Finding industry size standards
In order to compete for set-aside contracts, a business must meet SBA’s size standards – the maximum size a business can be to qualify as small. Businesses can self-certify as small in the System for Award Management (SAM) database.
To check the size standards for specific industries, you can reference SBA's table of small business size standards. The table lists the current size standards that correspond to individual NAICS codes. Contracting officers must designate a NAICS code for a contract according to Title 13 Part 121.402 of the Code of Federal Regulations (CFR).
You can find small business size regulations in 13 CFR 121.
The regulations in 13 CFR 121.401 through 121.413 apply to all federal contracting programs for which small business status is required or advantageous, including the small business set-aside program.
There are some common terms you should be familiar with to help you ensure that a business is classified correctly as small.
Affiliates: You must include the employees or receipts of all affiliated when determining the size of a business. Affiliation with another business is based on the power to control, whether exercised or not, or whether a third party controls or has the power to control multiple businesses. The power to control exists when an external party has 50 percent or more ownership. It may also exist with considerably less than 50 percent ownership by contractual arrangement or when one or more parties own a large share compared to other parties. Check SBA’s compliance guide for size and affiliation for more detailed information.
Annual receipts: This is the “total income” (or “gross income”) plus the “cost of goods sold.” These numbers can normally be found on the business’ IRS tax return forms. Receipts are averaged over a business’ latest three complete fiscal years to determine the average annual receipts. If a business hasn’t been in business for three years, multiply its average weekly revenue by 52 to determine its average annual receipts.
Employee calculation: This is the average number of people employed for each pay period over the business’ latest 12 calendar months. Any person on the payroll must be included as one employee regardless of hours worked or temporary status. The number of employees of a concern in business less than 12 months is the average for each pay period that it has been in business.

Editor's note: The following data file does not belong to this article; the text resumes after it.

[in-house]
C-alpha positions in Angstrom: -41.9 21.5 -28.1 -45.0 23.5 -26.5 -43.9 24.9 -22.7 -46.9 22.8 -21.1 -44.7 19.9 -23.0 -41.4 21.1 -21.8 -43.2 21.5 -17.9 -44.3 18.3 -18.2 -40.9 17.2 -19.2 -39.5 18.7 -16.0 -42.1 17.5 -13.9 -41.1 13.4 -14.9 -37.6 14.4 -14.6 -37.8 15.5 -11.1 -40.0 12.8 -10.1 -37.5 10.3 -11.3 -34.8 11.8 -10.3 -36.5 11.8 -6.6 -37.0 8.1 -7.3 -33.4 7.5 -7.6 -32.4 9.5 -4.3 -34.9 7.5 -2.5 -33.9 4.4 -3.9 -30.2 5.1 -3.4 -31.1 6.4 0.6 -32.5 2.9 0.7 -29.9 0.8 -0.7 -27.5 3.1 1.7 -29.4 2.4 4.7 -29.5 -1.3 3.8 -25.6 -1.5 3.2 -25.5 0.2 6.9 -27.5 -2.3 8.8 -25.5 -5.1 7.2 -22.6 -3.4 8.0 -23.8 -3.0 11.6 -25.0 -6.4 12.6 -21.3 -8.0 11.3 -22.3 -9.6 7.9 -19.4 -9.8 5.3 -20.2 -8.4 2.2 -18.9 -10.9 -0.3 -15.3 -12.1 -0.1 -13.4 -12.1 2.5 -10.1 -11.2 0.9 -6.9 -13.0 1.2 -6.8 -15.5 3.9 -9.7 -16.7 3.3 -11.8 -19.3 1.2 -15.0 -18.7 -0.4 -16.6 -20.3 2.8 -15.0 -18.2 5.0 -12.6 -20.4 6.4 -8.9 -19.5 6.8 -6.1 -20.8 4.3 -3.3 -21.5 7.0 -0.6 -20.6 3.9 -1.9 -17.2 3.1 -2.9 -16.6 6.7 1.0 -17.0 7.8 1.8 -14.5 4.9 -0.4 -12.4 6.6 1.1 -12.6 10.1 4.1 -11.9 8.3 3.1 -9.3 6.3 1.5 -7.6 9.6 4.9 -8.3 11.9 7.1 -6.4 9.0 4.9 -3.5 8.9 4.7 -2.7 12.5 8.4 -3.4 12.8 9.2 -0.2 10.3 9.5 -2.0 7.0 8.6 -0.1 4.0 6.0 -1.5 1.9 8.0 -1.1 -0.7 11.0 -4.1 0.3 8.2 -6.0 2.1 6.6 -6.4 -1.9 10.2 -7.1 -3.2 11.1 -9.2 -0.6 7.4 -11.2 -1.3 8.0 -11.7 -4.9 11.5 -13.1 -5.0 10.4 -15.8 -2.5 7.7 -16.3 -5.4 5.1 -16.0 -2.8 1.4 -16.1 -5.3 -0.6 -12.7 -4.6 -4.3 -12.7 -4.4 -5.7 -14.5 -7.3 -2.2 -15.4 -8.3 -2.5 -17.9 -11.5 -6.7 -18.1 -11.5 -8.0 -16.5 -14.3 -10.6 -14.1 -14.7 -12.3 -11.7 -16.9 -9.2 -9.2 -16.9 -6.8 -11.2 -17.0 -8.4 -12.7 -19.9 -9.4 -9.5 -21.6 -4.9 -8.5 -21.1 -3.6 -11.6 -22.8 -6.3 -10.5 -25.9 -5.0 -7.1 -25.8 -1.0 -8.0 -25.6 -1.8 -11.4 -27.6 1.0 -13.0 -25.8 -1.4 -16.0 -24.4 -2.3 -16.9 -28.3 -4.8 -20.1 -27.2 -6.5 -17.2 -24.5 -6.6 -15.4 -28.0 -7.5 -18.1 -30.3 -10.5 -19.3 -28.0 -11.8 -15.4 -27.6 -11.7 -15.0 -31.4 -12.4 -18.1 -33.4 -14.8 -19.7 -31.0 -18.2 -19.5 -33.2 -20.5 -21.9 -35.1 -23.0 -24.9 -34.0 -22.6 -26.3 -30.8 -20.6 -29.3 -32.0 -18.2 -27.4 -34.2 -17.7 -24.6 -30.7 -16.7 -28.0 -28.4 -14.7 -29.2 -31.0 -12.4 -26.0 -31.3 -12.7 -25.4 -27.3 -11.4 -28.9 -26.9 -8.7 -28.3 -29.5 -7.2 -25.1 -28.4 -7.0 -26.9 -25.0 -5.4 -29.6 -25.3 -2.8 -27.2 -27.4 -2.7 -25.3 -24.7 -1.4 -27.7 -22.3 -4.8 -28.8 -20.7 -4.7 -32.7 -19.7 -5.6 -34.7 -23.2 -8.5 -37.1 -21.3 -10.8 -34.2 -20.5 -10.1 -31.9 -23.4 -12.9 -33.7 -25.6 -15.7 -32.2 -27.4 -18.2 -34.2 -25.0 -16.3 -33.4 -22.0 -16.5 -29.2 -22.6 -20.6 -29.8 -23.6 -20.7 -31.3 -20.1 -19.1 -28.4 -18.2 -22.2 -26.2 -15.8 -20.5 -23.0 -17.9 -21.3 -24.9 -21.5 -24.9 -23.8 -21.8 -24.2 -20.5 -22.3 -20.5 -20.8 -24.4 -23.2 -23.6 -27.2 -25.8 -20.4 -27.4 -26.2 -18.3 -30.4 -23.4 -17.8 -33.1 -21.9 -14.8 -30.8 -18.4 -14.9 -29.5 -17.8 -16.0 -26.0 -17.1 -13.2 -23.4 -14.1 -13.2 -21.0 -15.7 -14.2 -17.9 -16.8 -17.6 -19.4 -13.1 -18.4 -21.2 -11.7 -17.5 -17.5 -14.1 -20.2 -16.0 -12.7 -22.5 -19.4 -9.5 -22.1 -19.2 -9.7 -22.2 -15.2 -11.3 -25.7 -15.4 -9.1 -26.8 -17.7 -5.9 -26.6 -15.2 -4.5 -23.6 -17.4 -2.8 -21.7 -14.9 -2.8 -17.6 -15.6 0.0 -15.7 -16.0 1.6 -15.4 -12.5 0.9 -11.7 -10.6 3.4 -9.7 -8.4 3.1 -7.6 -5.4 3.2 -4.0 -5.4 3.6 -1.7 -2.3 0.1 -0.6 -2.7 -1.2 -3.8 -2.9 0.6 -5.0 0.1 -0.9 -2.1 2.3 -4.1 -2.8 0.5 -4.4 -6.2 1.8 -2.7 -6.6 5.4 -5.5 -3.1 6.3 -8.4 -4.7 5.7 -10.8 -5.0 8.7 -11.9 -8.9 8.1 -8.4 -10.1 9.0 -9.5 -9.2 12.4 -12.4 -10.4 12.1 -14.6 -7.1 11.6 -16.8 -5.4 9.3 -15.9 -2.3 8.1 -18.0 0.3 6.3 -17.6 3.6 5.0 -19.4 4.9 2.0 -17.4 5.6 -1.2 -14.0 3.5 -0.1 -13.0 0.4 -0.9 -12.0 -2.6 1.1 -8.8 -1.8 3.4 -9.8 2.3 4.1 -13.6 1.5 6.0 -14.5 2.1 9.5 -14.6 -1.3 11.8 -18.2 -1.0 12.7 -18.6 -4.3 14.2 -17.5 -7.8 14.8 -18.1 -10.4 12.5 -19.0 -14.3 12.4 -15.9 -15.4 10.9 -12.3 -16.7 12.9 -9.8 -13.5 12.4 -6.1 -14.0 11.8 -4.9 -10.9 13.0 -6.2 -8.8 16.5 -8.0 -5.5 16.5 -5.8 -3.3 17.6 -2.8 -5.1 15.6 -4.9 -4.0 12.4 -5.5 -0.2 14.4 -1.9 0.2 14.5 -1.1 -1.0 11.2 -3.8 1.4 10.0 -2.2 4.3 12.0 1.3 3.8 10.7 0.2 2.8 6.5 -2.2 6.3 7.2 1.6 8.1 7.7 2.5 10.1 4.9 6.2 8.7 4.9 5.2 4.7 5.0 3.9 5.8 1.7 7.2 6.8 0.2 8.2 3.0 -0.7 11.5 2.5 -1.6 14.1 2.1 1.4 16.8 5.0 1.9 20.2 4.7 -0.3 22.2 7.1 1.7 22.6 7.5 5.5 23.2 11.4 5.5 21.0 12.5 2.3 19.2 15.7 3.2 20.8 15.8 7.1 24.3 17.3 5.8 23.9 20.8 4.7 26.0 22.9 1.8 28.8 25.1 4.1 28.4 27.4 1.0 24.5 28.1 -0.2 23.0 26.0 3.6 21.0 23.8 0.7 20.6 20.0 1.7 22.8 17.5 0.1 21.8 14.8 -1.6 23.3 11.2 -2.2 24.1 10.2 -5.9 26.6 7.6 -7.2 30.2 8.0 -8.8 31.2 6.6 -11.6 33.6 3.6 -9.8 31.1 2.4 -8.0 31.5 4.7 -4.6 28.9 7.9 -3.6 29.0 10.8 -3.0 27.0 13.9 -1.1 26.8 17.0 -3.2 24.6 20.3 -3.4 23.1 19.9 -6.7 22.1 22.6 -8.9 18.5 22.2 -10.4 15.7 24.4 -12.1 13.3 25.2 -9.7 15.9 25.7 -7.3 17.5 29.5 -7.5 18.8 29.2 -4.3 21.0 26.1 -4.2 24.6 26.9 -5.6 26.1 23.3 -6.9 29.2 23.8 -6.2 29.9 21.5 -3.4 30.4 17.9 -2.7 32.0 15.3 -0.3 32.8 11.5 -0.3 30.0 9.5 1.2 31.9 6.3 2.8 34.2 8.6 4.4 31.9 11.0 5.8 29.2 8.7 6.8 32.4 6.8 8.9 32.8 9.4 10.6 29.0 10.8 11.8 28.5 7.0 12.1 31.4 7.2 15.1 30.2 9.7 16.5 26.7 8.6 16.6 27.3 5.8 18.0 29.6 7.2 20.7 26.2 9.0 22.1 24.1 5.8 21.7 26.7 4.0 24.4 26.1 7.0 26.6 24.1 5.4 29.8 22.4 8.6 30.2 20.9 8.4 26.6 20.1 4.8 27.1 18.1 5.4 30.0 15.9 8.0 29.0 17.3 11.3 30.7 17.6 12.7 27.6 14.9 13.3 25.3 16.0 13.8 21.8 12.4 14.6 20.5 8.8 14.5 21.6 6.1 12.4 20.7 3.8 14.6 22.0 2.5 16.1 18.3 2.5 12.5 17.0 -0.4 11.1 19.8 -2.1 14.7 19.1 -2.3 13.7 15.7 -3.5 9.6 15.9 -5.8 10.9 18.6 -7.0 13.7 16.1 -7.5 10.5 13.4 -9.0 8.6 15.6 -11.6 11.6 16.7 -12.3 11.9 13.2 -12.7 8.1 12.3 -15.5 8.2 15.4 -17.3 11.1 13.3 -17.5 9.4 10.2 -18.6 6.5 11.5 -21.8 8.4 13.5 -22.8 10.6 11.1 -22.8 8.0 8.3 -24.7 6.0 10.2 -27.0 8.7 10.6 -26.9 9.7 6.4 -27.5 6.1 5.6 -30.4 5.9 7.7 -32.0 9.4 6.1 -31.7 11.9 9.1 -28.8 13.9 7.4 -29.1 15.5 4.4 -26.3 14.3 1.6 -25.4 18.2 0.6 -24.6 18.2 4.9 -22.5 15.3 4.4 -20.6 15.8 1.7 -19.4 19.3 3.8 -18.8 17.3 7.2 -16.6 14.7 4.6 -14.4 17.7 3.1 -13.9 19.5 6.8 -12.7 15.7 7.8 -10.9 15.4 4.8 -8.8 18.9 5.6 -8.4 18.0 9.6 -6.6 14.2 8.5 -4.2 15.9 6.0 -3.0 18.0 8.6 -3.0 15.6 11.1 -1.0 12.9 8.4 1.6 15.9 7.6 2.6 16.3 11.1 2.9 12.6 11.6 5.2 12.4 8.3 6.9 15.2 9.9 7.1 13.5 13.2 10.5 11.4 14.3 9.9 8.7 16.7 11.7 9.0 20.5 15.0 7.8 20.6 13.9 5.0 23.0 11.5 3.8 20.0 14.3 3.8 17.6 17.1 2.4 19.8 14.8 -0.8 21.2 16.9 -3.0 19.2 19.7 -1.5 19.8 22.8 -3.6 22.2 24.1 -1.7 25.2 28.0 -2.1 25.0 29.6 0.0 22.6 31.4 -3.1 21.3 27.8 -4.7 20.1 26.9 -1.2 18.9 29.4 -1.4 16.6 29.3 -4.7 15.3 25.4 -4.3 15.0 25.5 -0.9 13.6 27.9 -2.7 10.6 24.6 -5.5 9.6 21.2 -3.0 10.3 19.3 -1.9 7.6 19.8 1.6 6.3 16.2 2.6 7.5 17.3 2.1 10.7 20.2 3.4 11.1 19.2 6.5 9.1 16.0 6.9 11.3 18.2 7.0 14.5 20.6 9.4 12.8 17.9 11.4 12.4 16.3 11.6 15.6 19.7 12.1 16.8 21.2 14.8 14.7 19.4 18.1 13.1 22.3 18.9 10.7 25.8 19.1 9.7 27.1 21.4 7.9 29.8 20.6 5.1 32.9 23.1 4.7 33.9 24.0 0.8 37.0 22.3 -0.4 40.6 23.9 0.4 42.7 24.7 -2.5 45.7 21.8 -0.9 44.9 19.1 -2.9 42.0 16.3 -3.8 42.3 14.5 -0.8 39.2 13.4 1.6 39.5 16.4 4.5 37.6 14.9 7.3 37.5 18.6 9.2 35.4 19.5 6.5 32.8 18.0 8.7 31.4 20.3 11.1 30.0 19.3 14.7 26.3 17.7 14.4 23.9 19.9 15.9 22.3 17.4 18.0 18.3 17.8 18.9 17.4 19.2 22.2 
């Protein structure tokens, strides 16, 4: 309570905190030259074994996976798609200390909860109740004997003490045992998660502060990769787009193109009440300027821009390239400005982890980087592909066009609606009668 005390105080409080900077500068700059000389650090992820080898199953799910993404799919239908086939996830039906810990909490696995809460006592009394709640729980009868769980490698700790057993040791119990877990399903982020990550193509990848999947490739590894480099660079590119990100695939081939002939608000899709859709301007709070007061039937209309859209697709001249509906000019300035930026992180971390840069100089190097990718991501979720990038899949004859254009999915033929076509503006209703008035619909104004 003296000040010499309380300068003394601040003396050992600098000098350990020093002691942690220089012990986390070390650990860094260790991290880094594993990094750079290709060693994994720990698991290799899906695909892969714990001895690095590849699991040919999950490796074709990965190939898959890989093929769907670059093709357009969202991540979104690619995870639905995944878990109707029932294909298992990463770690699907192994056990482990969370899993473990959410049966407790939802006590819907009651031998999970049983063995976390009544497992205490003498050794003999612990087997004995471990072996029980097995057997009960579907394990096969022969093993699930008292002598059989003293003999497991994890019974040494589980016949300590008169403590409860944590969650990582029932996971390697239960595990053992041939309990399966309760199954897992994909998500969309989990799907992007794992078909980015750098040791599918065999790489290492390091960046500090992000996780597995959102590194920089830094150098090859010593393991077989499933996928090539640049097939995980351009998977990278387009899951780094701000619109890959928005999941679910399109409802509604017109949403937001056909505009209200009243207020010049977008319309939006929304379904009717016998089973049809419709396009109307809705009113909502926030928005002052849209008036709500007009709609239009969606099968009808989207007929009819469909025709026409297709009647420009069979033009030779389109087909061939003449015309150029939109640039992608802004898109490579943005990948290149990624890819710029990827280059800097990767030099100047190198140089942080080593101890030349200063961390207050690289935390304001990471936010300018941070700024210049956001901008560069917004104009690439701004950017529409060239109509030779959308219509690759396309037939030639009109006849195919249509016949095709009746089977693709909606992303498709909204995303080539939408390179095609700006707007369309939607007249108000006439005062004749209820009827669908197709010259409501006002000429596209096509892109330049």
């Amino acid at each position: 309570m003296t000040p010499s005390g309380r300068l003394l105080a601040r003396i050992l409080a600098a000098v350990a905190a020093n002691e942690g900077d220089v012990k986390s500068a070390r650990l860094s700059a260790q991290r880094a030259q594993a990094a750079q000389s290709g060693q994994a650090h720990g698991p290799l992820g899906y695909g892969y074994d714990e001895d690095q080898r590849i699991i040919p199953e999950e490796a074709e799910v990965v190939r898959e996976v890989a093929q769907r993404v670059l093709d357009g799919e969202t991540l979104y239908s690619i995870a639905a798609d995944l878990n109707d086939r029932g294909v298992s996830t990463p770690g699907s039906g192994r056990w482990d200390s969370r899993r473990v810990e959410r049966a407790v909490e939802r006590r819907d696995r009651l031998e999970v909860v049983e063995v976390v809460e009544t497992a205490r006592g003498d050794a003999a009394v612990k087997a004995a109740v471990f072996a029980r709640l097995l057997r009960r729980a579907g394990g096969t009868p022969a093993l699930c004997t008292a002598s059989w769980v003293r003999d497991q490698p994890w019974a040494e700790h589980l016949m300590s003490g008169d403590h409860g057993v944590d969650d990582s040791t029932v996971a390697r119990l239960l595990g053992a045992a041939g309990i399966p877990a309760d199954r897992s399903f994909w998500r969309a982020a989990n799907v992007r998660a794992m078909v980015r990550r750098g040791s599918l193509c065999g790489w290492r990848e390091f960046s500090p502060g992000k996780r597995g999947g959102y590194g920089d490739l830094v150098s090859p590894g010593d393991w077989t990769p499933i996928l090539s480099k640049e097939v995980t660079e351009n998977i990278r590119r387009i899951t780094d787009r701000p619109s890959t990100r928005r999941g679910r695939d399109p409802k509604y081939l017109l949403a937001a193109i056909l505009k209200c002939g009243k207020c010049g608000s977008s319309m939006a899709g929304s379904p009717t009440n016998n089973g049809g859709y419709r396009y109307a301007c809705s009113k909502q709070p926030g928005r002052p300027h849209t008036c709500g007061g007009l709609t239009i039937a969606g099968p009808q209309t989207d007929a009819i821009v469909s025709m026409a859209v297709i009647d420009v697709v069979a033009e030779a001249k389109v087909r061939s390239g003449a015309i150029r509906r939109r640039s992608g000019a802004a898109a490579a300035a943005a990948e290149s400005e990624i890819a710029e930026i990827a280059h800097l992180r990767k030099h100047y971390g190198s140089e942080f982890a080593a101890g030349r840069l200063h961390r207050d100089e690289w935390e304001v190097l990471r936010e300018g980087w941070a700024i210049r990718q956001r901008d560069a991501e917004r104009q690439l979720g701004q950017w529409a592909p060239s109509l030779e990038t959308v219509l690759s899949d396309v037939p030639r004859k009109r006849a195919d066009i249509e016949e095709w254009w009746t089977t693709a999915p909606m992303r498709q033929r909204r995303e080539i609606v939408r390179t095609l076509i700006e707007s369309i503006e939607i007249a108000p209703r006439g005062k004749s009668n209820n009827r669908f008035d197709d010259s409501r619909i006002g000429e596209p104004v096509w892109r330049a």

You can find the full definitions of these terms, and others, in 48 CFR 19.
How size standards are determined
The SBA Administrator establishes size standards. The Office of Size Standards makes recommendations to the Administrator for establishing or revising size standards, according to changes in industries and the economy. When making these recommendations, the office uses the most recent NAICS codes available
The Size Standards Methodology White Paper explains SBA’s process for establishing, reviewing, and modifying size standards.
You can follow announcements about updating size standards from the Office of Size Standards.
Size protests and NAICS code appeals
Any interested party, including the contracting officer in certain situations, may protest a winning bidder’s self-certification as a small business.
The protester should send specific reasons for why they believe the winning business is not small to the contracting officer. The contracting officer must then promptly forward the protest to the SBA Government Contracting Area office that serves the location of the protested business’ headquarters.
The contracting officer’s referral must contain the following information:
- The size protest and any accompanying materials
- A copy of the self-certification as to size
- Identification of the applicable size standard
- A copy of the solicitation
- Identification of the date of bid opening or notification provided to unsuccessful offerors
- The date the protest was received
- A complete address and point of contact for the protested concern
The complete procedures for submitting and handling a size protest are outlined in 13 CFR 121.1001.